PETALING JAYA: Finance Minister Lim Guan Eng appears to stand by his controversial remarks over the status of some RM19.4 billion in tax refunds.
He said yesterday’s findings released by the Public Accounts Committee (PAC) proved that the previous government had used the money illegally.
“The unpaid refunds worth RM19.4 billion involved 121,429 companies that included among the biggest conglomerates in Malaysia, like Petronas, Shell and Tenaga Nasional,” he said in a statement, adding that the finance ministry would carry out PAC’s reminder not to repeat non-compliance in the usage of tax refunds.
Lim however made no reference to his infamous “robbed” remark, the term he used when describing the unreturned RM19.4 billion in refunds of the goods and services tax (GST).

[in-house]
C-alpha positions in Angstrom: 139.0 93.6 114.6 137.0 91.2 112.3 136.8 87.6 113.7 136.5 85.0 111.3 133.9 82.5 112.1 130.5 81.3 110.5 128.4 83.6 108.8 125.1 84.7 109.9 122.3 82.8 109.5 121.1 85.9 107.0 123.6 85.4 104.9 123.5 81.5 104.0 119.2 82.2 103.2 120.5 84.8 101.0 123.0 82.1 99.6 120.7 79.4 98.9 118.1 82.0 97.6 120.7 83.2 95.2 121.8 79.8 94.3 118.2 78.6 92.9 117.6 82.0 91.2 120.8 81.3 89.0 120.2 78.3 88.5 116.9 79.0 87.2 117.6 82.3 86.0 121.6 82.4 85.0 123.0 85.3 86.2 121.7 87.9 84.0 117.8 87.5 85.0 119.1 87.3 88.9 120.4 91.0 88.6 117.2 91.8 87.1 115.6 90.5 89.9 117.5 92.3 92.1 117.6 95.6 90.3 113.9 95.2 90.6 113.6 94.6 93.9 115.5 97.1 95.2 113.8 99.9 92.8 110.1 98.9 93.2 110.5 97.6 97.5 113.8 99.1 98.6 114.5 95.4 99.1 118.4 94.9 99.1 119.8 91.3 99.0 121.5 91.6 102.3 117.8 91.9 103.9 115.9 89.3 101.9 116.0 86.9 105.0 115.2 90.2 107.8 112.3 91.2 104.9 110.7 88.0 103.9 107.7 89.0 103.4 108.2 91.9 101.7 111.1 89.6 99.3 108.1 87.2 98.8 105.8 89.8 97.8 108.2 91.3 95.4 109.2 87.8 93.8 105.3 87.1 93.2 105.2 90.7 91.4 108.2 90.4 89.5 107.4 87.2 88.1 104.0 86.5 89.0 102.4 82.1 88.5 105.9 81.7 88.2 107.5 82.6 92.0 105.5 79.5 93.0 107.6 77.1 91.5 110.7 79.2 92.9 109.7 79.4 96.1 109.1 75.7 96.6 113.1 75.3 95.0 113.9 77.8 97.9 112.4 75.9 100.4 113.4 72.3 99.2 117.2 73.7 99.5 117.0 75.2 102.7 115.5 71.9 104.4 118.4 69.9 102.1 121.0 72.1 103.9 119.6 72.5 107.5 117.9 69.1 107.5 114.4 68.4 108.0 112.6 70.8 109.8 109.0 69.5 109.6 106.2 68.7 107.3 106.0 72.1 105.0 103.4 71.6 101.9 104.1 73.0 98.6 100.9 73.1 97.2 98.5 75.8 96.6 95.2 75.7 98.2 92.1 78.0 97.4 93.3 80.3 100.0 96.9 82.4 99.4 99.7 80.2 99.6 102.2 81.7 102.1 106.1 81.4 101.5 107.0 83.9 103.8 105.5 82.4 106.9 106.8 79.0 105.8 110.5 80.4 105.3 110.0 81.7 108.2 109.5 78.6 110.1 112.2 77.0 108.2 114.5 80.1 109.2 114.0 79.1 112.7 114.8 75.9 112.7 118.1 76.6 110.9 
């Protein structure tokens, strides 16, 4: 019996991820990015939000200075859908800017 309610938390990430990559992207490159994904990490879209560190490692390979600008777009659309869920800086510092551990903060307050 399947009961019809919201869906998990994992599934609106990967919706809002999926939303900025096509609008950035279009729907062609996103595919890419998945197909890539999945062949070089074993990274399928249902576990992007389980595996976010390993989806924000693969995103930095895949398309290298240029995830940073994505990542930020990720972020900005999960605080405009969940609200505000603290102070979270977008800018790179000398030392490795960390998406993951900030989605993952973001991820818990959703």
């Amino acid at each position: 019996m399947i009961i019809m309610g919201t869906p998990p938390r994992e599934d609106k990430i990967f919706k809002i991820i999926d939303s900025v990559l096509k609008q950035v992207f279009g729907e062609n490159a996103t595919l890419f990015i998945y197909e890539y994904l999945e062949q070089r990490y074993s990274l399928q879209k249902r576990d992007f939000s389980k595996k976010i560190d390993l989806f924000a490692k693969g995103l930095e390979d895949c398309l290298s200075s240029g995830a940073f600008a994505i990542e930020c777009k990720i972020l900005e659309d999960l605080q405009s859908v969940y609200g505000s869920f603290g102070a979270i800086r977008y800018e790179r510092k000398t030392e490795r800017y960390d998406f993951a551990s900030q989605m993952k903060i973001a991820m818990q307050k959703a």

The opposition has called for Lim to be referred to Parliament’s rights and privileges committee over the remark.
Following a year-long probe, PAC yesterday said the funds were not missing, but pointed out a violation of the Goods and Services Tax Act 2014 where the money was transferred into a Consolidated Revenue Account instead of the GST Refund Account.
Referring to the report, Lim said it was illegal not to place the GST revenue into a special refunds account.
He also questioned the previous government for using the funds for operating and development expenditures, despite Customs saying it did not have enough GST returns which were supposed to be returned within 14 days.
“Taxpayers in Malaysia were shocked to find out that the government had less than RM150 million in its GST Refunds Account to facilitate returns,” he added.